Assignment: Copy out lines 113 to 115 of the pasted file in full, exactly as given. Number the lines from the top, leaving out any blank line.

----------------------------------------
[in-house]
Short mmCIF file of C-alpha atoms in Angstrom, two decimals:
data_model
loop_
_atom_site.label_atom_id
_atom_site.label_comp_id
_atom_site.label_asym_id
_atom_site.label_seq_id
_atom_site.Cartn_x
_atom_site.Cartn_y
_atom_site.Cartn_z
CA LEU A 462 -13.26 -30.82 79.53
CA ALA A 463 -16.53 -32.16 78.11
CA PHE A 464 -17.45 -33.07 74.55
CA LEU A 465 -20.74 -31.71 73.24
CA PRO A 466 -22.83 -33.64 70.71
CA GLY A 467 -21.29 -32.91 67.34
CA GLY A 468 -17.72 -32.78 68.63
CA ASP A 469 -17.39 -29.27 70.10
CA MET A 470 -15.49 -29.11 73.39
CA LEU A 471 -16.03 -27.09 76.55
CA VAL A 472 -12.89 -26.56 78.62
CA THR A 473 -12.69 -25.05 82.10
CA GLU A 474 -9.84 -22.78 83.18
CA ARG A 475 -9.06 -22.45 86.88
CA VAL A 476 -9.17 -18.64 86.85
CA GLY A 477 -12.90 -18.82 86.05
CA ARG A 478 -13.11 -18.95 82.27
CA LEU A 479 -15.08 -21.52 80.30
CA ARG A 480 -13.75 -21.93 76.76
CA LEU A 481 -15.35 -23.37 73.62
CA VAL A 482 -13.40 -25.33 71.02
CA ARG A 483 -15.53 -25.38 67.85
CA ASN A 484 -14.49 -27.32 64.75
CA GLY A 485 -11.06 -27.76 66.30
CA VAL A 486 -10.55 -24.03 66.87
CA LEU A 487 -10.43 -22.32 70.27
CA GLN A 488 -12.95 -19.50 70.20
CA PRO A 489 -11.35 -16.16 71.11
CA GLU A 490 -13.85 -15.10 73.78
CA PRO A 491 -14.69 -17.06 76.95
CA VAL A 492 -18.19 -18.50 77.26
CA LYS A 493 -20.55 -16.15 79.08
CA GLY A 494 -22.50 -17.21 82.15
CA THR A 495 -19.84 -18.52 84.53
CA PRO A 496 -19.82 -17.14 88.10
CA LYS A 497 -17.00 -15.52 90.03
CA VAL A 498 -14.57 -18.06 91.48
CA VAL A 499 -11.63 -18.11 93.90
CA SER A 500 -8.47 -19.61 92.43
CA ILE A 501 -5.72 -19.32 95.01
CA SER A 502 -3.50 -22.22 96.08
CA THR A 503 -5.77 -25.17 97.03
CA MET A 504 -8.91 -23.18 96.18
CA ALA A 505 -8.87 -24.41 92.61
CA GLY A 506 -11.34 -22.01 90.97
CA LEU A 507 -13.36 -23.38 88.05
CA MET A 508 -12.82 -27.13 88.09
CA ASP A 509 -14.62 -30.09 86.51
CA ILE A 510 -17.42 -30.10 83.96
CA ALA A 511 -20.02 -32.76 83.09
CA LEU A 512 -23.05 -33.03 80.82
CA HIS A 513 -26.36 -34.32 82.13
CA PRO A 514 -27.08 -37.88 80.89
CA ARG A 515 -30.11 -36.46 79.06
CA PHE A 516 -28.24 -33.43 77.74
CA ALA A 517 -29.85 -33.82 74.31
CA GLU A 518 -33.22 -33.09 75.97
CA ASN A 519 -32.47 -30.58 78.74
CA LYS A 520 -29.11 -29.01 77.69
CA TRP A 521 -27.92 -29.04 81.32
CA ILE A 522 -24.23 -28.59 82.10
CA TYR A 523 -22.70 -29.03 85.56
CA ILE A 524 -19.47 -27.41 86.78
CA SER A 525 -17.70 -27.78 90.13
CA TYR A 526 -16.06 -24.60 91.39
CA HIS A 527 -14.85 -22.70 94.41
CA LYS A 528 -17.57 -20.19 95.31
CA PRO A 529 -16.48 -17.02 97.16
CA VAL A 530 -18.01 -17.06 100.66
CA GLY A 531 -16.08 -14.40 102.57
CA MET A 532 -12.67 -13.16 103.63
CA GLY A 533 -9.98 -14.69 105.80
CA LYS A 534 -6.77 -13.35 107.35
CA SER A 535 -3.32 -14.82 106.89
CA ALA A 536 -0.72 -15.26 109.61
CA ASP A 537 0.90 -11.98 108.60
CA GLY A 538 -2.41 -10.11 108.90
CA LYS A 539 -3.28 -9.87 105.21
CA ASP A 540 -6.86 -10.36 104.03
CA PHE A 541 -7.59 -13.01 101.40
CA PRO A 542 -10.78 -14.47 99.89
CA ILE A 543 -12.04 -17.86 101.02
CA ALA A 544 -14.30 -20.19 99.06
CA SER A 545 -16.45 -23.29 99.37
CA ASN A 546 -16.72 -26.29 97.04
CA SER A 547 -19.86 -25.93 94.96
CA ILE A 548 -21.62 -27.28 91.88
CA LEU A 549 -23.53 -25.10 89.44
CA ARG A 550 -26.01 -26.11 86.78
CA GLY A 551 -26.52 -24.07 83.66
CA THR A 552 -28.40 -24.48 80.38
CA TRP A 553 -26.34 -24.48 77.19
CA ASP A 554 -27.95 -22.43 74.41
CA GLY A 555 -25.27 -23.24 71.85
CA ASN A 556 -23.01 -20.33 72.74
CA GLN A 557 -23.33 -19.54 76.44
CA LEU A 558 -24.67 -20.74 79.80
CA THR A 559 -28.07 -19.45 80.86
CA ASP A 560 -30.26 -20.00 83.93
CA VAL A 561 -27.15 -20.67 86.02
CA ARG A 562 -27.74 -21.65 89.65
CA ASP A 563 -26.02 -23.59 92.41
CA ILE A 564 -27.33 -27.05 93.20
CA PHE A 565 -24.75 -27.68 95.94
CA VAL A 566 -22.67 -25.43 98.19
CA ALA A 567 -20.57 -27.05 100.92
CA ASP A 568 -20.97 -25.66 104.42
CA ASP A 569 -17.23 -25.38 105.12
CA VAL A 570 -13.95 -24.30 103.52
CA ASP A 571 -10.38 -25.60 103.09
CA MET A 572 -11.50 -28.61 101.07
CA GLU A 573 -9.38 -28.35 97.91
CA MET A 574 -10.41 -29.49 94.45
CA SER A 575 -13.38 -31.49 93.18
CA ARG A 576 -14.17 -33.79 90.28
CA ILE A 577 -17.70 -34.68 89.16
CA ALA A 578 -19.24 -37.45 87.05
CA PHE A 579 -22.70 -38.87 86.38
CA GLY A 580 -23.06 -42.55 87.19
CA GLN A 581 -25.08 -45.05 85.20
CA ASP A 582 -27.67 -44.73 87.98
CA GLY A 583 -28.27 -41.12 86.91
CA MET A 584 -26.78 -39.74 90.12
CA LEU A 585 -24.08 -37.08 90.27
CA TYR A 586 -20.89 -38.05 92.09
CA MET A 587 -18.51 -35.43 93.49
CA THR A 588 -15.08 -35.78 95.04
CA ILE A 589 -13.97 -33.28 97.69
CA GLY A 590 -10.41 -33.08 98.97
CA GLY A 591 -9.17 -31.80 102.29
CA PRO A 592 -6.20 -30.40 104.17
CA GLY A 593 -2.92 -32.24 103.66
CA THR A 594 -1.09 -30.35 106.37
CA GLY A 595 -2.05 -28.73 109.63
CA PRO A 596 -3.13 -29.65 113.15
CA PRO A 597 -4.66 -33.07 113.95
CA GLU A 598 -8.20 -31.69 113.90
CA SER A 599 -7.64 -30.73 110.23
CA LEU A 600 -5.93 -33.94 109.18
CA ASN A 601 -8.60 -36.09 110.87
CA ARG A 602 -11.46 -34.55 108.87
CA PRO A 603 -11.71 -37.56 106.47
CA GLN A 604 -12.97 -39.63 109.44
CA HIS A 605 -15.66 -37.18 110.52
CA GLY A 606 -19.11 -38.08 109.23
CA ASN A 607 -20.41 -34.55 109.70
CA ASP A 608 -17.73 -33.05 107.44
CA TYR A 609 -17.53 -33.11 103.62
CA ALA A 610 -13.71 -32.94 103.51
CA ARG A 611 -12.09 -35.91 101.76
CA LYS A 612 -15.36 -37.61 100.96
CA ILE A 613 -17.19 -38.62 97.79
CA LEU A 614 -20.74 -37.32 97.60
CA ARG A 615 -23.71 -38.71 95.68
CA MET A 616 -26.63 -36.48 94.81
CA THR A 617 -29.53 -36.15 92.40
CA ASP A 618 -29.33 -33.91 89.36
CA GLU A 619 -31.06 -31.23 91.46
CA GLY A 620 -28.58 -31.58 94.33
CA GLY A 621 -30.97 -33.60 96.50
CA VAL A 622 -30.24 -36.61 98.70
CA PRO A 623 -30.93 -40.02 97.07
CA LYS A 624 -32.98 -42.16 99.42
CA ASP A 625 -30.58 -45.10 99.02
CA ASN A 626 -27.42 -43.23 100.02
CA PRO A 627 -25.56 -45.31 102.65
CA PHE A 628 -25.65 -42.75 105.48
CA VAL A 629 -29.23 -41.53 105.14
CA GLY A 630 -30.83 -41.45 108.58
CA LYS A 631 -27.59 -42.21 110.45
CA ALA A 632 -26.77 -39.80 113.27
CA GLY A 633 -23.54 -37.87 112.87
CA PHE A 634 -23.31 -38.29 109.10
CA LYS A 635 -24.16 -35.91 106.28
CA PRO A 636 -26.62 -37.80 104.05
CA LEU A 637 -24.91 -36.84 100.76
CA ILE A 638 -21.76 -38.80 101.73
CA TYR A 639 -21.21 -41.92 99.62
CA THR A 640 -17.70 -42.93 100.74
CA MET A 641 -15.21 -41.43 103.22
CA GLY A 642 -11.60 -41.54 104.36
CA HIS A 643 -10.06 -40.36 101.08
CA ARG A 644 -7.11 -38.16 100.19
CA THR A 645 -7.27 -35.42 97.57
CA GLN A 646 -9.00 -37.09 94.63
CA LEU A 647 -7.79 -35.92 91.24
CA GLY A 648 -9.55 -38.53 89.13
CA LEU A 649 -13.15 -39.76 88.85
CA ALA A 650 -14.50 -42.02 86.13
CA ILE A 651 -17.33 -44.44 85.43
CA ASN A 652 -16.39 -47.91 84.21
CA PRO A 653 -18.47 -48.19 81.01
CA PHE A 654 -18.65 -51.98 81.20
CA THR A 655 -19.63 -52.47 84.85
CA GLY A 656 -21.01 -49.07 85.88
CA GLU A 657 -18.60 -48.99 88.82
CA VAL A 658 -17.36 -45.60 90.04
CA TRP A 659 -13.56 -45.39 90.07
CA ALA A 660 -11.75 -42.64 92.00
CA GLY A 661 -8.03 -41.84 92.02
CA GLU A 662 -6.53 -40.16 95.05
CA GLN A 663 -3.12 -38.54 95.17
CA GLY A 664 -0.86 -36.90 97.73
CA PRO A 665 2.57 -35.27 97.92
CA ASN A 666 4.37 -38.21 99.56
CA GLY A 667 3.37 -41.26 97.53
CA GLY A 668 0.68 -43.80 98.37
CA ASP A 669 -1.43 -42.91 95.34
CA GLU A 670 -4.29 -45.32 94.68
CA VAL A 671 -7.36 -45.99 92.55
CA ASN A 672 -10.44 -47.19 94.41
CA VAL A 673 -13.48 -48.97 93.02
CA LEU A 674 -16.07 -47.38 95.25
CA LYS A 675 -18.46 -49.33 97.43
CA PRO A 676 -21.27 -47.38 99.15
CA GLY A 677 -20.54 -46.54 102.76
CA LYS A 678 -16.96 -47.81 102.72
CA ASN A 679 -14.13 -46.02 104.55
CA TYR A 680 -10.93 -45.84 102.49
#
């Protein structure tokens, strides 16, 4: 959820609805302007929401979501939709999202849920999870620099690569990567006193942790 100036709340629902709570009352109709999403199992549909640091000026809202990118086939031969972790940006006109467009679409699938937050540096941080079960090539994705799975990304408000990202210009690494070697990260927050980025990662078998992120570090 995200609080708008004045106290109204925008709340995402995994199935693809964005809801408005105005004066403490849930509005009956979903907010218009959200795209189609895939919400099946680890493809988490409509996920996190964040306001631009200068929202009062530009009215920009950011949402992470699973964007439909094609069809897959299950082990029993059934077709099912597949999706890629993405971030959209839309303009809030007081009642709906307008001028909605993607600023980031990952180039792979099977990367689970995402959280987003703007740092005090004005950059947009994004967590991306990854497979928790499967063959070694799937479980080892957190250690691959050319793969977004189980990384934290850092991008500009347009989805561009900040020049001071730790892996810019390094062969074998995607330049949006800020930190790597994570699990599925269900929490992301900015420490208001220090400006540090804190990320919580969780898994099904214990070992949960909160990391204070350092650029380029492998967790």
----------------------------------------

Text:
CA ASP A 563 -26.02 -23.59 92.41
CA ILE A 564 -27.33 -27.05 93.20
CA PHE A 565 -24.75 -27.68 95.94